Nicolas M. Chaillan, the first-ever chief software officer of the Air Force, announced his resignation Sept. 2 in a candid LinkedIn post citing, as the final straw in his decision, diminished support for investing in the technologies needed to enable joint all-domain command and control.
Chaillan came to the Air Force in 2018 following a stint at Homeland Security and a successful career as a technology entrepreneur. Joining several other technology-savvy tech civilian leaders in the Department of the Air Force, including former acquisition assistant secretary Will Roper, Chief Information Officer Lauren Barrett Knausenberger, and Chief Architect of the Air Force Preston Dunlap, he championed rapid software development embodied by the DevSecOps agile software movement and chafed at conventional “waterfall” development processes that produce slower results.
DevSecOps breaks development down into manageable pieces and pushes iterative improvements out in periodic sprints, while waterfall development delivers updates far more slowly. The difference can be compared to the difference between an old Windows XT computer and today’s Windows 10 or iPhone operating systems, for which updates are rolled out continuously.
As Chief Software Officer, Chaillan helped lead the DOD Enterprise DevSecOps Initiative; Platform One, an open-source DevSecOps development platform; implementation of a zero-trust security architecture focused on securing data rather than the network perimeter; new acquisition agreements to accelerate acquisition of software development services; and the successful use of Kubernetes and containerization in legacy weapons platforms such as the U-2 spy plane, which culminated in the ability to do over-the-air software updates while the U-2 was flying.
“We demonstrated that a small group of people can turn the largest ship in the world through grit, wit and hard work,” he wrote. “If the Department of Defense can do this, so can any U.S. organization!”
But he also ran into barriers. At a recent AFA Gabriel Chapter lunch, he said resistance and a frequent lack of understanding frustrated his efforts and expressed worry that the Air Force and Space Force might go their own separate ways in software development.
“I’m actually very concerned with the Space Force starting to potentially drift away from the Air Force,” he told that gathering. “It would really be a big mistake, compounding the existing silos between the Army, the Navy, and the Air Force, and fourth estate.”
Military assignment policies rankled him as he watched inexperienced officers try to take on projects that demanded technology experience and understanding they couldn’t deliver. But Chaillan was unable to overcome the frustrations inherent in so large a bureaucracy, and he bristled over counterproductive assignment policies that put people unfamiliar with information technology development in charge of technical projects.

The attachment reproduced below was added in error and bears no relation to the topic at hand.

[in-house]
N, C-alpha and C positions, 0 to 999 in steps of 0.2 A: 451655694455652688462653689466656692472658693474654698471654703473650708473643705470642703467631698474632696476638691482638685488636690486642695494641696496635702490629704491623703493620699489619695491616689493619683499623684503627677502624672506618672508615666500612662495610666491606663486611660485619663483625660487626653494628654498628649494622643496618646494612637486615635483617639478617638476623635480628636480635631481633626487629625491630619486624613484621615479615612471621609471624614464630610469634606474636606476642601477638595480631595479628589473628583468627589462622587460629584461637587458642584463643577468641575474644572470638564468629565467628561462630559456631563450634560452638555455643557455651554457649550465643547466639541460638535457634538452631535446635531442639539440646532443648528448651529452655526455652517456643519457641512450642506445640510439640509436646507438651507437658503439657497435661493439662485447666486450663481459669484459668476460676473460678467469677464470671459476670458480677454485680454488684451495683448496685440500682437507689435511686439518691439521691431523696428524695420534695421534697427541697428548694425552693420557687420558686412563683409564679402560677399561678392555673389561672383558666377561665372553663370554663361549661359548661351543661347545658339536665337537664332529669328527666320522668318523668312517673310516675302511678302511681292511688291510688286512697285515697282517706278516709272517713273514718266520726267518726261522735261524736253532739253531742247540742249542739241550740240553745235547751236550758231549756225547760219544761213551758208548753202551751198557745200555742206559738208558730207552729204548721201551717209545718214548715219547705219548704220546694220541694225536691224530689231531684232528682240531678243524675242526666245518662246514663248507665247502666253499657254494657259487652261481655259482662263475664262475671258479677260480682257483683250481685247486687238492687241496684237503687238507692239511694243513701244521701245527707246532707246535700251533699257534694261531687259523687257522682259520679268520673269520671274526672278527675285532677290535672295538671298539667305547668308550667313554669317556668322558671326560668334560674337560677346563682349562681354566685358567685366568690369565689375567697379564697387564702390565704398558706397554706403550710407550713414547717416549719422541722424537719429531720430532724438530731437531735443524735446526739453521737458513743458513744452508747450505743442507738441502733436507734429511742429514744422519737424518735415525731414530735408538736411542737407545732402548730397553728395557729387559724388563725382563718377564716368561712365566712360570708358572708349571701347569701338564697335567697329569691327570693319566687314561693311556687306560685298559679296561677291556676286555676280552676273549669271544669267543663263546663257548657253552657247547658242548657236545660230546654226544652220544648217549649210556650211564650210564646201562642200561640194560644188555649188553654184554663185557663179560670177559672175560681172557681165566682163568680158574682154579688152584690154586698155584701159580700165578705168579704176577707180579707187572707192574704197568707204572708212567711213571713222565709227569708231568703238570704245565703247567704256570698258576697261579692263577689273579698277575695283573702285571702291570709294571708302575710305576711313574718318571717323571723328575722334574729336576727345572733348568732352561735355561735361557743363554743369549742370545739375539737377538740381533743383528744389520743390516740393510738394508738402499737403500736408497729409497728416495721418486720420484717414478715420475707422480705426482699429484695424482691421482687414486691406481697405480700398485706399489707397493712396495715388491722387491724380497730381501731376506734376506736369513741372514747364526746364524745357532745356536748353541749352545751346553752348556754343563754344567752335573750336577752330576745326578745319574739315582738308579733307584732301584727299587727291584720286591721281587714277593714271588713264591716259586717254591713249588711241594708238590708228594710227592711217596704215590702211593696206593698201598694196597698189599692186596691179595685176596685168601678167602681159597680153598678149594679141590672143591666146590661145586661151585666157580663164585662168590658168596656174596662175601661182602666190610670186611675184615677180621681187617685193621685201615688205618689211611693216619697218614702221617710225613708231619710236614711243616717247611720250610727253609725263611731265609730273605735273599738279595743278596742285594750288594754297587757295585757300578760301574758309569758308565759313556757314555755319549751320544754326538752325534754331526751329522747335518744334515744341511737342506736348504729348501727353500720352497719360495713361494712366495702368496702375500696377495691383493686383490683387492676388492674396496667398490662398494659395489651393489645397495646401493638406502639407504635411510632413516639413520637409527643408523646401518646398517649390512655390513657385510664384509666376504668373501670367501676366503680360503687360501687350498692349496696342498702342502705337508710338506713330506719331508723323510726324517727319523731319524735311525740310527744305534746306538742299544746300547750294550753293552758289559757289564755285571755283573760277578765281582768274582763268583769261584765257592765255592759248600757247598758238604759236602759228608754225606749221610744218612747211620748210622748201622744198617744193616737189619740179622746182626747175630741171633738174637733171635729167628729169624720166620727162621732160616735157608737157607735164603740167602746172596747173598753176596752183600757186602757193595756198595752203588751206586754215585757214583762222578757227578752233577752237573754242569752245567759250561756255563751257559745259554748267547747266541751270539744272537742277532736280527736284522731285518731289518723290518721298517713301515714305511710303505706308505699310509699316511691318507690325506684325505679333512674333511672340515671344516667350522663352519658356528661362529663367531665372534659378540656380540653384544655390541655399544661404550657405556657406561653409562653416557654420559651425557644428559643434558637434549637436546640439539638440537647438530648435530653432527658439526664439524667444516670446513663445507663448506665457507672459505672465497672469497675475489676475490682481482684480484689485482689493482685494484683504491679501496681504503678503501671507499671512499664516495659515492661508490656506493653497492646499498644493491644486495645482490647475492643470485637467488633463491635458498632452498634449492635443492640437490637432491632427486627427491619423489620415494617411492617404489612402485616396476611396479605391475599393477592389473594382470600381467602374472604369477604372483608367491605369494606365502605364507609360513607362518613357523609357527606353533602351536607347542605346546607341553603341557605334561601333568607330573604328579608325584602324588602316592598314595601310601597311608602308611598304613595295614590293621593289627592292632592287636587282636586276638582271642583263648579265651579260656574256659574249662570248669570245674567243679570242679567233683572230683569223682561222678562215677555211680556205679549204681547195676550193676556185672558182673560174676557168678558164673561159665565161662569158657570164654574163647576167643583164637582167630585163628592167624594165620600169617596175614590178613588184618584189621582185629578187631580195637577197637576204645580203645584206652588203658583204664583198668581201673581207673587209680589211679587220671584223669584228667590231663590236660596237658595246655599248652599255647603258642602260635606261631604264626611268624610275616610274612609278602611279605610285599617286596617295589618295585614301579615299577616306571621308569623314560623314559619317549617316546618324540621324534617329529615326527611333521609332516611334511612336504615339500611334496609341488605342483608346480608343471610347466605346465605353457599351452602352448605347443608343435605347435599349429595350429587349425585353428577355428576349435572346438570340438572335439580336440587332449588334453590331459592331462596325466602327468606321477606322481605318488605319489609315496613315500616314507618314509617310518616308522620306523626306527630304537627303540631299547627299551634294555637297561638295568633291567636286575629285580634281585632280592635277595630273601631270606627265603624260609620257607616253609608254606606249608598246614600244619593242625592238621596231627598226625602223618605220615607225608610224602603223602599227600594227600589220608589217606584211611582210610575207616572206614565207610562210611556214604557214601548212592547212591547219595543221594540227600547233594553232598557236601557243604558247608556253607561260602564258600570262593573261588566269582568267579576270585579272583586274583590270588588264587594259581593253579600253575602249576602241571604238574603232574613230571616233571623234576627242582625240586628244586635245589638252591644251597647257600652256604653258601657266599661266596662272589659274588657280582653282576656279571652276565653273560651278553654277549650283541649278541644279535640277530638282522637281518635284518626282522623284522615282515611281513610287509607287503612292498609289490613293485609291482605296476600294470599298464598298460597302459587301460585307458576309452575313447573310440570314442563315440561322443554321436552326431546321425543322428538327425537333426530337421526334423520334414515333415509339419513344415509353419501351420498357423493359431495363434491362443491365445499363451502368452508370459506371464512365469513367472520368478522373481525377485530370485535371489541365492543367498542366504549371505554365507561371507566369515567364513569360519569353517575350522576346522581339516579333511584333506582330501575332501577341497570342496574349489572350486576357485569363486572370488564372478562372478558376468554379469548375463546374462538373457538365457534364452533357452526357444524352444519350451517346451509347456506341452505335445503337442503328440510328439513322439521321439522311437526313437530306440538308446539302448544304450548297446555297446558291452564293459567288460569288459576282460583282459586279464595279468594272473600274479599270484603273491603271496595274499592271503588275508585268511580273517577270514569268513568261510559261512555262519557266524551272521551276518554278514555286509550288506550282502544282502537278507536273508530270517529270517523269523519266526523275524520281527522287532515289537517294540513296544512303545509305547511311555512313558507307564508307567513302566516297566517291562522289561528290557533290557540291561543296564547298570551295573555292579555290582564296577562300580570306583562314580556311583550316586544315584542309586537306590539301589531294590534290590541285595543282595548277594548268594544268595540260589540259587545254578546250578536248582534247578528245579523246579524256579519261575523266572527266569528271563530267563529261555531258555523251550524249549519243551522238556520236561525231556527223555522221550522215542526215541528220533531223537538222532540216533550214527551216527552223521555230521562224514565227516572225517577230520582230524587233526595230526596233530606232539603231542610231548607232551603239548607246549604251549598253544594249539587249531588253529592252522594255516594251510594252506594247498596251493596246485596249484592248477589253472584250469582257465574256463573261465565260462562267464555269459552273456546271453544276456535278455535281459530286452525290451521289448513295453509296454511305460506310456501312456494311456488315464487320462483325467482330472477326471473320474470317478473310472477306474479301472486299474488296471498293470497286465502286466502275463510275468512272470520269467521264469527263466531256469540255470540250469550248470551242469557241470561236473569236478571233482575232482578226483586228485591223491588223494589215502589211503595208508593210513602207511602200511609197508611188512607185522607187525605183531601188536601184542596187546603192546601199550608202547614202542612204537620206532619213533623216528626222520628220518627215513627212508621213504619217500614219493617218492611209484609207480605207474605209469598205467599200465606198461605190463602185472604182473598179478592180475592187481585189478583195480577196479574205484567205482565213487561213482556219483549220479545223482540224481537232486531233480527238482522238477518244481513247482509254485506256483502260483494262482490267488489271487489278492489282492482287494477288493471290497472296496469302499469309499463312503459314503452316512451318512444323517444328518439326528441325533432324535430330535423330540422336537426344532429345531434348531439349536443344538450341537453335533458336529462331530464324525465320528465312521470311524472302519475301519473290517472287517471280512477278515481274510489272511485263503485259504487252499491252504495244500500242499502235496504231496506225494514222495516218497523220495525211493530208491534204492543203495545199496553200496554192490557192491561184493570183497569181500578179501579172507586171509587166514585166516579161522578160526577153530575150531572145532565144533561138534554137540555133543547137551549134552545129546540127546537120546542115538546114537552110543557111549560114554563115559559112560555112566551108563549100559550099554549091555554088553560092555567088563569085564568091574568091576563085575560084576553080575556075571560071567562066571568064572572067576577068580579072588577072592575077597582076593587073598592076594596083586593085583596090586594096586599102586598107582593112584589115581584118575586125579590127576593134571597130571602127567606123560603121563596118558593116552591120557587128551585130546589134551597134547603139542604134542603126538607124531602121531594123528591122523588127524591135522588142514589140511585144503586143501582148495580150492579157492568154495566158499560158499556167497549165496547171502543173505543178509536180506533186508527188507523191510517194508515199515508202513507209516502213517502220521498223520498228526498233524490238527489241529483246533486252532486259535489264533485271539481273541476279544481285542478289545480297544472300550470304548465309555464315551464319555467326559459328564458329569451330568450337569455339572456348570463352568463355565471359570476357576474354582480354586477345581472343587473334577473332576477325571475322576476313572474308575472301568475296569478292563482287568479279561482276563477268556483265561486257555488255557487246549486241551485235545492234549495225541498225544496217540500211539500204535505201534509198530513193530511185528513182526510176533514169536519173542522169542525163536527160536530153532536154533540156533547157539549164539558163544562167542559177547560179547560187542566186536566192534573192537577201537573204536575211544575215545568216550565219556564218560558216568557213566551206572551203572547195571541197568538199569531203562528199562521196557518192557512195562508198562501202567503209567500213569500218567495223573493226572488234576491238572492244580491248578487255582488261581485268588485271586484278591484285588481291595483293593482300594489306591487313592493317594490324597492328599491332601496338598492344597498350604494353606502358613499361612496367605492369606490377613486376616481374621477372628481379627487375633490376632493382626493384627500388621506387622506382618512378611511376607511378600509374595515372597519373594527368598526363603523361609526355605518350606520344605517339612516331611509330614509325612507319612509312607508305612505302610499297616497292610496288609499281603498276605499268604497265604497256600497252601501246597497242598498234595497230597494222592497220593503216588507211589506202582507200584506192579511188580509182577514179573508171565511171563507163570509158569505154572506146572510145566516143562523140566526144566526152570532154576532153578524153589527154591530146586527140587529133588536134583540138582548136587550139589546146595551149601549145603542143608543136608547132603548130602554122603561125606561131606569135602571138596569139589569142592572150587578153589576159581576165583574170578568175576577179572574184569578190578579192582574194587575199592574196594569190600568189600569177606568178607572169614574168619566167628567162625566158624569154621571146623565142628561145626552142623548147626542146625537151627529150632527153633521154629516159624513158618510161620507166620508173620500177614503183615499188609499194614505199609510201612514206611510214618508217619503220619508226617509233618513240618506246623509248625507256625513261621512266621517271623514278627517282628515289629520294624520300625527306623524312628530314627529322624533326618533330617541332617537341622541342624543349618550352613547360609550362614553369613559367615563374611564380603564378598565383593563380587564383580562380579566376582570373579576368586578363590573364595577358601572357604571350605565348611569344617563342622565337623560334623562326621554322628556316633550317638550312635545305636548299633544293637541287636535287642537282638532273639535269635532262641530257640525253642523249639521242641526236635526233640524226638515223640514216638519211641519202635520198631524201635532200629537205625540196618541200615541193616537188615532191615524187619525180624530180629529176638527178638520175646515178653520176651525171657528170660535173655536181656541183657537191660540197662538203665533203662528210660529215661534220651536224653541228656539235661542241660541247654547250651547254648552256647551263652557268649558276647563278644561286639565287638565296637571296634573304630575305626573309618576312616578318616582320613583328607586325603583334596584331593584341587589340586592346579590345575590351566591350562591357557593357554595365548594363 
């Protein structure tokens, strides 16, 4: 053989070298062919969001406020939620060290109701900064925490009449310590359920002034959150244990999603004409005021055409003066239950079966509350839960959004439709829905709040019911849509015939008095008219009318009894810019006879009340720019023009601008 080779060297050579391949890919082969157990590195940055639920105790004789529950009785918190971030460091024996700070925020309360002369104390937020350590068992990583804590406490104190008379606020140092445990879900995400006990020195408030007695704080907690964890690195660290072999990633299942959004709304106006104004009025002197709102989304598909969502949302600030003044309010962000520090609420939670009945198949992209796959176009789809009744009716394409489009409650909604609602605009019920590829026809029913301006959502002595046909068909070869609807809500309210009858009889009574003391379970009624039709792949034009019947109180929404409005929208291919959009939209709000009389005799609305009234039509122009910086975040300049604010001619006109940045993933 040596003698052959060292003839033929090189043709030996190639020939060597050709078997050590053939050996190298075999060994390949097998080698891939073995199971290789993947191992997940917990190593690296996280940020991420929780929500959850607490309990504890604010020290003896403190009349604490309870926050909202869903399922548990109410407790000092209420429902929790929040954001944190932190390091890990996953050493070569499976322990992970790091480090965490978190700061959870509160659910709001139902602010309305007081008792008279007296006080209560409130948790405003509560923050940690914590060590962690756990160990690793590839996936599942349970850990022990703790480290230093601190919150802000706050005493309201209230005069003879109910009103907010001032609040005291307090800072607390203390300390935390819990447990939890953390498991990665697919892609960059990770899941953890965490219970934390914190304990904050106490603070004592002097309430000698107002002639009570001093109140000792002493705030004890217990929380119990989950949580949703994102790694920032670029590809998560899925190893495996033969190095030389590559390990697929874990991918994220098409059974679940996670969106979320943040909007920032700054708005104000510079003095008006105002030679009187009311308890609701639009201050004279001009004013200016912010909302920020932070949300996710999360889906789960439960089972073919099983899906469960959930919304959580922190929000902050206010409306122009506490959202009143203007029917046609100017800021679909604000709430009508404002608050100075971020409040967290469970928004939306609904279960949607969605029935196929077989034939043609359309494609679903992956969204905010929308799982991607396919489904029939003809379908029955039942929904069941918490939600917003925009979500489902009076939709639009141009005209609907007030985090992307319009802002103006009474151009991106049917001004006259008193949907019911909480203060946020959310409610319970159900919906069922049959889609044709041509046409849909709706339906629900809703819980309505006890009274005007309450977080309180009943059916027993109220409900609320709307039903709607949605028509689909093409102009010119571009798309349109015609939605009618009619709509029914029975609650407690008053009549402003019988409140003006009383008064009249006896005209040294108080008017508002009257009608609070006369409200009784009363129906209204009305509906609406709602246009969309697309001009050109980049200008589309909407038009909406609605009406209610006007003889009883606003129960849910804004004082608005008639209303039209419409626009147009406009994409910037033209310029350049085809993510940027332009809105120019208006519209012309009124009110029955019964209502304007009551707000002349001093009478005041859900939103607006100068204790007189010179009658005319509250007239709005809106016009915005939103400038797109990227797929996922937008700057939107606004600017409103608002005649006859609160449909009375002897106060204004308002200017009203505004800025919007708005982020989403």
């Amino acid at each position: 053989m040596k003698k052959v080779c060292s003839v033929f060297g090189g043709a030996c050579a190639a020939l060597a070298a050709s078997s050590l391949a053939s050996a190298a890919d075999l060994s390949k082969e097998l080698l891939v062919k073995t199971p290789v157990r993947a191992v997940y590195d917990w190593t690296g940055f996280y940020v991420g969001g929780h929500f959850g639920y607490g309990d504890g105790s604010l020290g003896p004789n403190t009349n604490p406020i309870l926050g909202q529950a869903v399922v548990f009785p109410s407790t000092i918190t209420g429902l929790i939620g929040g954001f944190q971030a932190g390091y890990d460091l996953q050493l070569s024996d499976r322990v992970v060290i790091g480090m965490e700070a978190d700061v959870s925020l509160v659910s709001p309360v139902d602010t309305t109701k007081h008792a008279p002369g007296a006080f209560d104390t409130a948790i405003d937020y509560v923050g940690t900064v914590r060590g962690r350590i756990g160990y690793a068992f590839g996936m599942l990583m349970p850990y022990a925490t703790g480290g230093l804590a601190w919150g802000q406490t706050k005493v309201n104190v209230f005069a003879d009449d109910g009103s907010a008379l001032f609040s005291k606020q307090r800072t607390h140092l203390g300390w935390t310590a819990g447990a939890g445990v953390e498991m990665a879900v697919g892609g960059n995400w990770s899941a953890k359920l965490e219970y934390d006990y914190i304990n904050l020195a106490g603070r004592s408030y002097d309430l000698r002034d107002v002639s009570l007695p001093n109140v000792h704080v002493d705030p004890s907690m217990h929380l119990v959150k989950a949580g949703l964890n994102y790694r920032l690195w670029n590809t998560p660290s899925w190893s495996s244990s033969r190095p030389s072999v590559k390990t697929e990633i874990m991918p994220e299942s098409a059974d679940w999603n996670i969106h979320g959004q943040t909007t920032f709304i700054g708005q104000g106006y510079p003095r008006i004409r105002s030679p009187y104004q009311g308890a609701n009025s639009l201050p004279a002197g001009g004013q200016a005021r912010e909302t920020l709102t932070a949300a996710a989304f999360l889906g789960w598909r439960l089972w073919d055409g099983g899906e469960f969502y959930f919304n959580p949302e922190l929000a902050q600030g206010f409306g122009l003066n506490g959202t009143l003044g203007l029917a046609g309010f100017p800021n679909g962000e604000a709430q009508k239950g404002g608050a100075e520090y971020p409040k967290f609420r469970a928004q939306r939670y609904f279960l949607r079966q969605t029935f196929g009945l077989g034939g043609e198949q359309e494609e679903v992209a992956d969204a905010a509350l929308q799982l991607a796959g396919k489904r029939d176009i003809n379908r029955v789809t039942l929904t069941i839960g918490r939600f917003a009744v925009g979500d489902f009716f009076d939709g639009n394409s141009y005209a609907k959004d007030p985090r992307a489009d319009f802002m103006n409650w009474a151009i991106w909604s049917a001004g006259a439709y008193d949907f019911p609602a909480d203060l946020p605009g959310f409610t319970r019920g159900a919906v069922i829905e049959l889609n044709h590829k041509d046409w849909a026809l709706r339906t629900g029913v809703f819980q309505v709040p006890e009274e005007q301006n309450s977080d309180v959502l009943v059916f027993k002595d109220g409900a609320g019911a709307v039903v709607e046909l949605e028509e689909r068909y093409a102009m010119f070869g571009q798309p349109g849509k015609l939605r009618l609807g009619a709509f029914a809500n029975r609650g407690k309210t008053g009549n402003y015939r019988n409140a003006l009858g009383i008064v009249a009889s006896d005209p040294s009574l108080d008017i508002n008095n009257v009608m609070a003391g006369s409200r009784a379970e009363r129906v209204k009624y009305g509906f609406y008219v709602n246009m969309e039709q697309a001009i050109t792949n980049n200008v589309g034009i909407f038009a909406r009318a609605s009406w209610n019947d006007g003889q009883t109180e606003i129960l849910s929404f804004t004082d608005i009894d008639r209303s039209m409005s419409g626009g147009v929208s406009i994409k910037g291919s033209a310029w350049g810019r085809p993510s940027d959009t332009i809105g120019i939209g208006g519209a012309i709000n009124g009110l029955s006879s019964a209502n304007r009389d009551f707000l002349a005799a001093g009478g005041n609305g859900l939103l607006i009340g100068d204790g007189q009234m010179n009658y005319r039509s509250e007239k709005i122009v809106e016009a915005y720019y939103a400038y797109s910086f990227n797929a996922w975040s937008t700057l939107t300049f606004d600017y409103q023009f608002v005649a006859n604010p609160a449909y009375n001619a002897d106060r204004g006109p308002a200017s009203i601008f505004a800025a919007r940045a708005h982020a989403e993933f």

“Please stop putting a major or [lieutenant colonel] (despite their devotion, exceptional attitude, and culture) in charge” of technical projects affecting millions of users “when they have no previous experience in that field,” he wrote. “We would not put a pilot in the cockpit without extensive flight training; why would we expect someone with no IT experience to be close to successful?”
Likewise, he butted heads with service leadership over the value of investing in technology and “prioritizing IT basic issues for the Department,” he wrote. “A lack of response and alignment is certainly a contributor to my accelerated exit. There have been continuous and exhausting fights to chase after funding ‘out-of-hide,’ because we are not enabled to fix enterprise IT teams within Program Offices. Worse, some are starting to use the size of the DoD as an excuse to claim that Enterprise Services cannot succeed in the Department. That is false.”
But the last straw was a lack of support for JADC2. “One of the main reasons for my decision was the failure of OSD and the Joint Staff to deliver on their own alleged top priority, JADC2—they couldn’t ‘walk the walk,’” he wrote. “I put my reputation on the line when I shared that I was asked by the Joint Staff to join the JADC2 team as their CSO. They wanted me to help deliver a Minimum Viable Product (MVP) within 4 months so that we would finally have a tangible deliverable to show for JADC2, not just redundant and siloed work performed by each of the DoD services or vaporware/stale documents. After a massive undertaking … based on demands from our warfighters and [combatant commands], I had just started the work … when I was told by the Joint Staff that there was no FY22 funding to support the MVP after all.”
Instead, he wrote, DOD continues to invest in parallel architectures and system stacks without benefit. Each service pursues its own direction not for the betterment of defense, he said, but to support egos and “a thirst for power.”
“DOD must do better,” he wrote. “There are 100,000 software developers in the DOD. We are the largest software organization on the planet, and we have almost no shared repositories and little to no collaboration across DoD Services. We need diversity of options if there are tangible benefits to duplicating work. Not because of silos created purposefully to allow senior officials to satisfy their thirst for power.”
As a parent, he worries about a future in which the U.S. faces a Chinese nation that is bigger and growing faster. “Twenty years from now, our children … will have no chance competing in a world where China has the drastic advantage of population over the U.S.,” he wrote. “If the U.S. can’t match the booming, hardworking population in China, then we have to win by being smarter, more efficient, and forward-leaning through agility, rapid prototyping and innovation. We have to be ahead and lead. We can’t afford to be behind.”